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3-year-old child dies in Gaza after PA delays referral for treatment in Israel

July 14, 2017 6:47 P.M. (Updated: July 15, 2017 11:36 A.M.)
Children playing in the besieged Gaza Strip (AFP/Mahmud Hams/File)
BETHLEHEM (Ma’an) -- The latest victim of the Palestinian Authority (PA)’s dramatic reduction in medical referrals for residents of the besieged Gaza Strip was a three-year-old girl, who died on Thursday after the PA failed to respond to her urgent request for treatment in an Israeli hospital.

The Hamas-run ministry of health in Gaza reportedly told Israeli daily Haaretz that the three-year-old girl had suffered from heart complications and necessitated an urgent surgery that, like many other medical treatments, was unavailable in the besieged enclave.

However, as the request went unanswered by the PA, the girl eventually died due to her illness.

According to the Gaza Health Ministry, the girl became the 16th resident, including three newborns, in Gaza to have died from recent PA policies that have delayed the approval of medical referrals for treatment in the occupied West Bank and Israel, Haaretz reported.

In recent months, the PA Health Ministry has gradually halted and delayed medical referrals for residents in Gaza to receive treatment abroad, which came without explanation and amid a healthcare crisis that has been compounded by life-saving equipment being made inoperable due to the territory’s worsening electricity crisis.

Data collected by the Palestinian Center for Human Rights (PCHR) showed medical referrals issued for Gaza Strip patients reached 2,190 referrals in March, declining to 1,756 in April at a rate of 19.8 percent, to 1,484 at a rate of 32.2 percent, and to a paltry 500 in June at a rate of over 75 percent.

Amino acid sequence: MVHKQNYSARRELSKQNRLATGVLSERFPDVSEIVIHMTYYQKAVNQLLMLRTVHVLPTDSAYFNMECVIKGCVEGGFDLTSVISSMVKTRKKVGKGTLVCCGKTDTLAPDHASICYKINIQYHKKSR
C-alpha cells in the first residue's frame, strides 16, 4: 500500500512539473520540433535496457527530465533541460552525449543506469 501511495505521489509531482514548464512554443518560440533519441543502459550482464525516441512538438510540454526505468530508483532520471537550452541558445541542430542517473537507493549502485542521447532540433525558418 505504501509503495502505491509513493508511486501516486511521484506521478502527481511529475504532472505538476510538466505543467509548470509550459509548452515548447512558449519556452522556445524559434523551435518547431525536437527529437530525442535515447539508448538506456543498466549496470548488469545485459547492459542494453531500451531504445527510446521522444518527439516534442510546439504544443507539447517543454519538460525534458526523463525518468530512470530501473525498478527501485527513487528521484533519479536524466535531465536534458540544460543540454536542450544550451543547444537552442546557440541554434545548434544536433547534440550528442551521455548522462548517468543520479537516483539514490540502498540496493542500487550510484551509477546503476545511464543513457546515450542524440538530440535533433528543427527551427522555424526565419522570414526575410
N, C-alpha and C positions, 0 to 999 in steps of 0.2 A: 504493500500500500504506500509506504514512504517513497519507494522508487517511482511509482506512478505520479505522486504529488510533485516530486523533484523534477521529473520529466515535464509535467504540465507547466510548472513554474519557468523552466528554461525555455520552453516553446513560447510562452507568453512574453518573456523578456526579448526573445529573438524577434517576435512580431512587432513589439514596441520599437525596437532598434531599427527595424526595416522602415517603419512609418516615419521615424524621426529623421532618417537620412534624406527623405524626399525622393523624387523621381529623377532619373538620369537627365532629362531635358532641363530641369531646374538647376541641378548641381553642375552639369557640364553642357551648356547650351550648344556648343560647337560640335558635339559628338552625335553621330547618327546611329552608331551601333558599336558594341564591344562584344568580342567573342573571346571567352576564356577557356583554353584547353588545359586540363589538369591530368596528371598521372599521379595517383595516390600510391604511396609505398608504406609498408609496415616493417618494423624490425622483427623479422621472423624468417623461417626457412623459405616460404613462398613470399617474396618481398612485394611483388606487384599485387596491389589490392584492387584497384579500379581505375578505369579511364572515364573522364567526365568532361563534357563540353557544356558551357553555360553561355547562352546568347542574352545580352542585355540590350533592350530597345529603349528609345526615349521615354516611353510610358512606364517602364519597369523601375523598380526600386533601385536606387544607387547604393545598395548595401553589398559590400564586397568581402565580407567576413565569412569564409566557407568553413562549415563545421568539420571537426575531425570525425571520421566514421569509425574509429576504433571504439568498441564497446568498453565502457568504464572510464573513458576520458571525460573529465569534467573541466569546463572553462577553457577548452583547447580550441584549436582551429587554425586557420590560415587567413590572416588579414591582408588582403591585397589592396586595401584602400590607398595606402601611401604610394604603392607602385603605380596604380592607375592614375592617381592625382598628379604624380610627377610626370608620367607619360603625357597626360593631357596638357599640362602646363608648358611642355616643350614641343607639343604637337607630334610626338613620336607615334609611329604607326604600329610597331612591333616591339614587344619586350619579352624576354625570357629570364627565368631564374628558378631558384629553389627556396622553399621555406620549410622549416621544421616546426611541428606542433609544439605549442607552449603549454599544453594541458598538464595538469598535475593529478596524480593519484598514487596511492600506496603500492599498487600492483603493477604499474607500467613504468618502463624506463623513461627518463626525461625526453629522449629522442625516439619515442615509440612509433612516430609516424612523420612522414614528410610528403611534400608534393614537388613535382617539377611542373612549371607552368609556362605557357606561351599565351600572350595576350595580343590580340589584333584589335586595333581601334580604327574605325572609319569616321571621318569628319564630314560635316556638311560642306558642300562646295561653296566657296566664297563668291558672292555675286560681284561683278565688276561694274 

According to the group, of over 2,500 patients suffering from serious diseases who have already been approved by the Higher Medical Committee in June for treatment abroad, just 400 have been approved for financial coverage.

The statement warned that “a number of these patients were admitted to the intensive care unit in Gaza following their health status deterioration,” and that “hundreds of patients have been expecting death in the Gaza Strip hospitals in light of the absence of any opportunity to receive treatment abroad.”

Both the Fatah-led PA, Israel, and Hamas, the de facto leaders in Gaza, have been slammed by the UN, rights groups, and other Palestinians in recent weeks for policies aimed at consolidating political control at the expense of Gaza’s two million residents, who have already suffered the disastrous effects of Israel’s decade-long siege.

The medical sector in Gaza has been particularly hit hard by PA policies and the ongoing decade-long Israeli siege of Gaza.

Over the previous few months, the PA cut its funding to the medical sector in the besieged enclave, which has seen the typical $4 million monthly budget of Gaza’s health ministry plummet to just $500,000.

In the past months, the medical shelves in Gaza’s hospitals have been almost emptied, with scores of vital medicines no longer available in the besieged territory.

The PA’s delay of medical referrals has exacerbated everyday life for Palestinians in Gaza, who are now left with no choice but to exit the territory in order to receive treatment.

In 2012, the UN warned that Gaza could become uninhabitable by 2020 if current trends were not altered. In a new report released this month, the UN said that “life for the average Palestinian in Gaza is getting more and more wretched.”

Instead of reversing the devastating trends in Gaza, the “deterioration has accelerated, sped along not least by a devastating round of hostilities in 2014 from which we are only now starting to recover.”

The report also pointed to the deepening electricity crisis in the territory, while “a host of other chronic and acute problems” have become a part of daily life for Gaza’s residents.

“An 11 year-old child has not experienced more than 12 hours of electricity in a single day in his/her lifetime. No one remembers a time in recent memory when drinkable water reliably appeared out of the tap,” the report read.
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